Jesus has overcome all the evil and death in this world through His atoning work on the cross. By becoming recipients of this gracious act, we can have peace and joy in spite of our circumstances. This was Paul’s message to the churches in his prison epistles. Even if you find yourself in bad health, broke, or rejected by people; rejoice in what Jesus has done for you. Your present circumstances will be short lived, but God’s grace to you is eternal.


Happiness Versus Joy in the Bible


Critics find it hard to believe that Paul could have been rejoicing about being in prison awaiting a death sentence. What they miss is that Paul was not saying he was happy about being beaten up, imprisoned, and threatened with death. All of his rejoicing was about what God was doing in the midst of Paul’s circumstances. To the Philippians he rejoiced in new opportunities for evangelism and discipleship. To the Ephesians, he rejoiced over the “riches in Christ” that was theirs. In every situation Paul saw God at work, and rejoiced over the promises of God to bring good out of it. Therefore, we need to ask ourselves today, “What temporary worldly thing is threatening to rob us of our joy in Christ?” Then remind yourself of God’s promises to bring good out of it.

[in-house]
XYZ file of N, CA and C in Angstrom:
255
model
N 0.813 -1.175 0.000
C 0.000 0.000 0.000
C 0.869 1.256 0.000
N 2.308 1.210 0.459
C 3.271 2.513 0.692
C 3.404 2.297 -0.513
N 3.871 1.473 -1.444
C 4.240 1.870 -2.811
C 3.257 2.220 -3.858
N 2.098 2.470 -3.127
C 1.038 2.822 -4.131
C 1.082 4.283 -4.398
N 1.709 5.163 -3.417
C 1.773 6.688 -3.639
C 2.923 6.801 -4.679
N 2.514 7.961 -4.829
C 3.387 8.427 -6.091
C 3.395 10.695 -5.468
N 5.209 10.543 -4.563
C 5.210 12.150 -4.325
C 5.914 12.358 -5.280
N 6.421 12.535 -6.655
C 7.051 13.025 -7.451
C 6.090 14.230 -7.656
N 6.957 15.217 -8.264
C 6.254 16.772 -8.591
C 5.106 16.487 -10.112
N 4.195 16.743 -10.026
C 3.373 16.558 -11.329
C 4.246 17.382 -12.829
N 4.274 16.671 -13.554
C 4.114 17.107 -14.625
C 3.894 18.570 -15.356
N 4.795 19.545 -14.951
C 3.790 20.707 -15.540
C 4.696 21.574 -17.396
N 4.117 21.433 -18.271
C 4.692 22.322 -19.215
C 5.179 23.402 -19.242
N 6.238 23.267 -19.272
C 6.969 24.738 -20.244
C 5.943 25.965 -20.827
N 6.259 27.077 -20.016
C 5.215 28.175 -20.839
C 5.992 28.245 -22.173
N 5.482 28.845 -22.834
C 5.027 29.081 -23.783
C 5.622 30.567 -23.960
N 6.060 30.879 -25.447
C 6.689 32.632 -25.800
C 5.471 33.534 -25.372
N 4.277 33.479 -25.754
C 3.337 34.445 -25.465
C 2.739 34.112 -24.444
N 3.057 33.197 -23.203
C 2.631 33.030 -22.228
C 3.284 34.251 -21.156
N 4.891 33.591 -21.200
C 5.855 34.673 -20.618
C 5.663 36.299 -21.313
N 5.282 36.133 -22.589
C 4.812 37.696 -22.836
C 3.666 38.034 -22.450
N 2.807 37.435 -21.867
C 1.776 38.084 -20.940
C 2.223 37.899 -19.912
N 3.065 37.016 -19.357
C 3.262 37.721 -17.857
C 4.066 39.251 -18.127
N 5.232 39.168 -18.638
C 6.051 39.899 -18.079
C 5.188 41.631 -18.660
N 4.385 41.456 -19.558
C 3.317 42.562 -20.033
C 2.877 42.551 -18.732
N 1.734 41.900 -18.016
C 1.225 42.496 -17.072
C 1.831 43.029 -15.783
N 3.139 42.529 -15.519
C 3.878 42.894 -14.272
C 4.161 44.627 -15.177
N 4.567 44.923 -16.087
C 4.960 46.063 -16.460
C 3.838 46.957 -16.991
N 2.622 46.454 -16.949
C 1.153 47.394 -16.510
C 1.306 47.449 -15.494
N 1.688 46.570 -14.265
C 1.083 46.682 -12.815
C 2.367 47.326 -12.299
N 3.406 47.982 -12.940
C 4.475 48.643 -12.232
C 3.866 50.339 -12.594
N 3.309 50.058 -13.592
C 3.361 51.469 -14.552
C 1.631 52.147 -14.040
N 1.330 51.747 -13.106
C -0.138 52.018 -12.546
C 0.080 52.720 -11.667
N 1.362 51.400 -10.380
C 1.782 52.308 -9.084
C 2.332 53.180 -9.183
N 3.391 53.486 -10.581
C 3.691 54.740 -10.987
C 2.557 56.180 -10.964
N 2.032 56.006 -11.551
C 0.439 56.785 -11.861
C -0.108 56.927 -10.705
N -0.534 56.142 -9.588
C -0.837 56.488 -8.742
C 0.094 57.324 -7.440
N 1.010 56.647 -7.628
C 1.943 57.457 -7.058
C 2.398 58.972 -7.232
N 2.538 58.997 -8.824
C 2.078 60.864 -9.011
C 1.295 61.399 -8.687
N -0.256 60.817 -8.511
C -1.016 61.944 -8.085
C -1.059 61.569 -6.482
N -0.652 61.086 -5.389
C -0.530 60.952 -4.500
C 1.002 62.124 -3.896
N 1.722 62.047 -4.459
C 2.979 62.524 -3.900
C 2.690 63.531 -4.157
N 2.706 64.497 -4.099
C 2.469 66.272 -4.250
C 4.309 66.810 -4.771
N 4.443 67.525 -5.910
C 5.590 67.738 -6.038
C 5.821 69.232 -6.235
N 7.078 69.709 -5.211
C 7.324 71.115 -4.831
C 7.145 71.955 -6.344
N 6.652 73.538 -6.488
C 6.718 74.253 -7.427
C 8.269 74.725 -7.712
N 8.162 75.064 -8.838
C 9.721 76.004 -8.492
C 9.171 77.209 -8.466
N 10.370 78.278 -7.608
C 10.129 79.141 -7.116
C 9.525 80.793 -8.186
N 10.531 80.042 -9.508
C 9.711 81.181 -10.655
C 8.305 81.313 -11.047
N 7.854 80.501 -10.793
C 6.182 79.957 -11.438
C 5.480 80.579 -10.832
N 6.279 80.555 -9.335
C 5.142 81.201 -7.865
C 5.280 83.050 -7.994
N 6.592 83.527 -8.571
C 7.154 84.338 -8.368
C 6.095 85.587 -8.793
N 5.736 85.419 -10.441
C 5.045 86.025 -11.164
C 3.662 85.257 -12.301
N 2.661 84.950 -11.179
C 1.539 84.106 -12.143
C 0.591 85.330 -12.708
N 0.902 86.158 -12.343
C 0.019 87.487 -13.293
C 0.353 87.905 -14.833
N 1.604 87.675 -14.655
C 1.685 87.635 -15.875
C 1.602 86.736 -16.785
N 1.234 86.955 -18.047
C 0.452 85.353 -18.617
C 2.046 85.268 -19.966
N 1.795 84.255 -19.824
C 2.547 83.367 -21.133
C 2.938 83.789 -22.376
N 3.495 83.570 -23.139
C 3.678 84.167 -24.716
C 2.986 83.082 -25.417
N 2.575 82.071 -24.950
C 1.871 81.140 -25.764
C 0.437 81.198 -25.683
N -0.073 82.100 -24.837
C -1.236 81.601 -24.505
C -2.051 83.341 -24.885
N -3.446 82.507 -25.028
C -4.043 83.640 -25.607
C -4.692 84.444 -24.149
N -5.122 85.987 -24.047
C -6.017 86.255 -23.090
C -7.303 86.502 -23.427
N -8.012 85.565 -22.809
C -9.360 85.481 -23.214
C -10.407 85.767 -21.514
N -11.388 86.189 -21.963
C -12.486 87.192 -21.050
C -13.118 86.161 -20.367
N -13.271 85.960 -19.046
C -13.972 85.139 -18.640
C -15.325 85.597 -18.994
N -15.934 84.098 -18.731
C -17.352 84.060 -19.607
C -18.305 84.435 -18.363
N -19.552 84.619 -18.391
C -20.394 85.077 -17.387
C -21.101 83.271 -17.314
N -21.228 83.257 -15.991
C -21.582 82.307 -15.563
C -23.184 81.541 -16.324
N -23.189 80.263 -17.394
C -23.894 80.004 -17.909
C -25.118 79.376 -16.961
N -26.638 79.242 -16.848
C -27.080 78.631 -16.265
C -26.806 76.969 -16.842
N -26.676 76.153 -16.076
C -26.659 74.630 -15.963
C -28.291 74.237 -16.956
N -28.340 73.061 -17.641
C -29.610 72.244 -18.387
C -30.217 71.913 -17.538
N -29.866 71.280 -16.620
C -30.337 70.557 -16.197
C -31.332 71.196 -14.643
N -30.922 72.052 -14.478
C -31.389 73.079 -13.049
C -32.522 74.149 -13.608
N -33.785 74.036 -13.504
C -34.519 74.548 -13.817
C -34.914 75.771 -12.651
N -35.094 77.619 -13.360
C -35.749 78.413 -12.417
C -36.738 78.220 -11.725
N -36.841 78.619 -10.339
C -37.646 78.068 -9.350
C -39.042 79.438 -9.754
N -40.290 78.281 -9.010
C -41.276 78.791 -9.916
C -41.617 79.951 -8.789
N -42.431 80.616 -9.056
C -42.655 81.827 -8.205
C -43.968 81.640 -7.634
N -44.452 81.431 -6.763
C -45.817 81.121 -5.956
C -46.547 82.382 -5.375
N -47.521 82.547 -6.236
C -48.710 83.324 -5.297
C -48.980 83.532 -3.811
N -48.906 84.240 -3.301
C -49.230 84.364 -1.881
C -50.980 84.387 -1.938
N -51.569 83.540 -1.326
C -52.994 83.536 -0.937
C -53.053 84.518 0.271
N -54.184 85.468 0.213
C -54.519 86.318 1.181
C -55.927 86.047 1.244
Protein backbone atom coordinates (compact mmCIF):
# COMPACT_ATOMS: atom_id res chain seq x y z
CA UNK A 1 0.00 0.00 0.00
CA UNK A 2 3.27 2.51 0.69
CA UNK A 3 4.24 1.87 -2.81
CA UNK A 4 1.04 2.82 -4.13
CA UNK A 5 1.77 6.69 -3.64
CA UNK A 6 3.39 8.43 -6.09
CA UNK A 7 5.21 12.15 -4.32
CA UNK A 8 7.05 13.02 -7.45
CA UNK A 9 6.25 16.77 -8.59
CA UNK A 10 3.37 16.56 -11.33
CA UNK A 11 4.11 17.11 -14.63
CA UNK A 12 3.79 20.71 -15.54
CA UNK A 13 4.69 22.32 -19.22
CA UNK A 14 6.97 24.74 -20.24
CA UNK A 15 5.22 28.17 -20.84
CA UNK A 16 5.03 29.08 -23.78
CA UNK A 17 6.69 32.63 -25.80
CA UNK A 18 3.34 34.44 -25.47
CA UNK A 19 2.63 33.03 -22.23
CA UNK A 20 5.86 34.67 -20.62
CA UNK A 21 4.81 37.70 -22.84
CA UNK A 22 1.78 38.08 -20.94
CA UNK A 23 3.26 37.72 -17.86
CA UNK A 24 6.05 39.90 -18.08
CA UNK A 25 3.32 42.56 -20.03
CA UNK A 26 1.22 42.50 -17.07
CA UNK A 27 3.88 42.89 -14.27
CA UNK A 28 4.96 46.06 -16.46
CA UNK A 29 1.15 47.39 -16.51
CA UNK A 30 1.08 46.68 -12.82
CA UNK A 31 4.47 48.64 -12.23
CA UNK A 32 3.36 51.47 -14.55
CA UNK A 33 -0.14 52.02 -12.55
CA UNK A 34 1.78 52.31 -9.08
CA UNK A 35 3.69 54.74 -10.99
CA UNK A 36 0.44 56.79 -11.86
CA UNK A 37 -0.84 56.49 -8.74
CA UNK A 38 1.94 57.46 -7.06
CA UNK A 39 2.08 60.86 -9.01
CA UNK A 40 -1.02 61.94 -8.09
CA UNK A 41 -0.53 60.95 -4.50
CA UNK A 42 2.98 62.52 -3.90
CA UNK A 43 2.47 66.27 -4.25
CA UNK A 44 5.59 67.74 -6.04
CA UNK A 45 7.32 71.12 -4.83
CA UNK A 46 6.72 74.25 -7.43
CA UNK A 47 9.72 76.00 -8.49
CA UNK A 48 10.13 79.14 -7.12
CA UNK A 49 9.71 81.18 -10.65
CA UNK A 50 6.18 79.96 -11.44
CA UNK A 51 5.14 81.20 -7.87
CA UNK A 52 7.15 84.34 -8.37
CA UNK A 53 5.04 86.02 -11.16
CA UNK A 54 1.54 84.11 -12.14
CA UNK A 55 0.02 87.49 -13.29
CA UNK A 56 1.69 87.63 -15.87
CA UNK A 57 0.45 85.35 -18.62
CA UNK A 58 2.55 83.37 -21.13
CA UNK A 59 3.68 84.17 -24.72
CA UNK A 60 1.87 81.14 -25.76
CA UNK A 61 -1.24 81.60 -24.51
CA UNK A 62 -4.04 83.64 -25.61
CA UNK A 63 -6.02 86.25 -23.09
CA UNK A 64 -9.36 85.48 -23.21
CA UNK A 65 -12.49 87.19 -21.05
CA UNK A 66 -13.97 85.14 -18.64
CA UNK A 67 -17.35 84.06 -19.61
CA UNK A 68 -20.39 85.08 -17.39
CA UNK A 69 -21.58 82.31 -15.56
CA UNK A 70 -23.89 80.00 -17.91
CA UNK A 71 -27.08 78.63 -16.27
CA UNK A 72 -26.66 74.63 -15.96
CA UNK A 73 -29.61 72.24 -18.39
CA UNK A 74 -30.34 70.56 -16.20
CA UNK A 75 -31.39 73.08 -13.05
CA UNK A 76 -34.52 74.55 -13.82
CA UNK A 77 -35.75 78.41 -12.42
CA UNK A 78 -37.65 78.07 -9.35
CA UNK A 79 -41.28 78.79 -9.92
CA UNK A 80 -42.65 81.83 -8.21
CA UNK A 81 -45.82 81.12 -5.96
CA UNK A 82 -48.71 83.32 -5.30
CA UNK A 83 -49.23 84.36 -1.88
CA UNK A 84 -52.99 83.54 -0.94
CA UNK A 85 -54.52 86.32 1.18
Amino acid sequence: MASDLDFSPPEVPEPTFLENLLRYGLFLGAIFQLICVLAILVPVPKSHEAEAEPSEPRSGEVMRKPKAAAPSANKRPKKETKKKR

Picture of About the Author: Charlie Taylor
About the Author: Charlie Taylor

Charlie Taylor grew up in Dallas, Texas, graduated from the University of Texas Business School and went into the commercial real estate business for about twenty years before enrolling in and graduating from Dallas Theological Seminary with honors.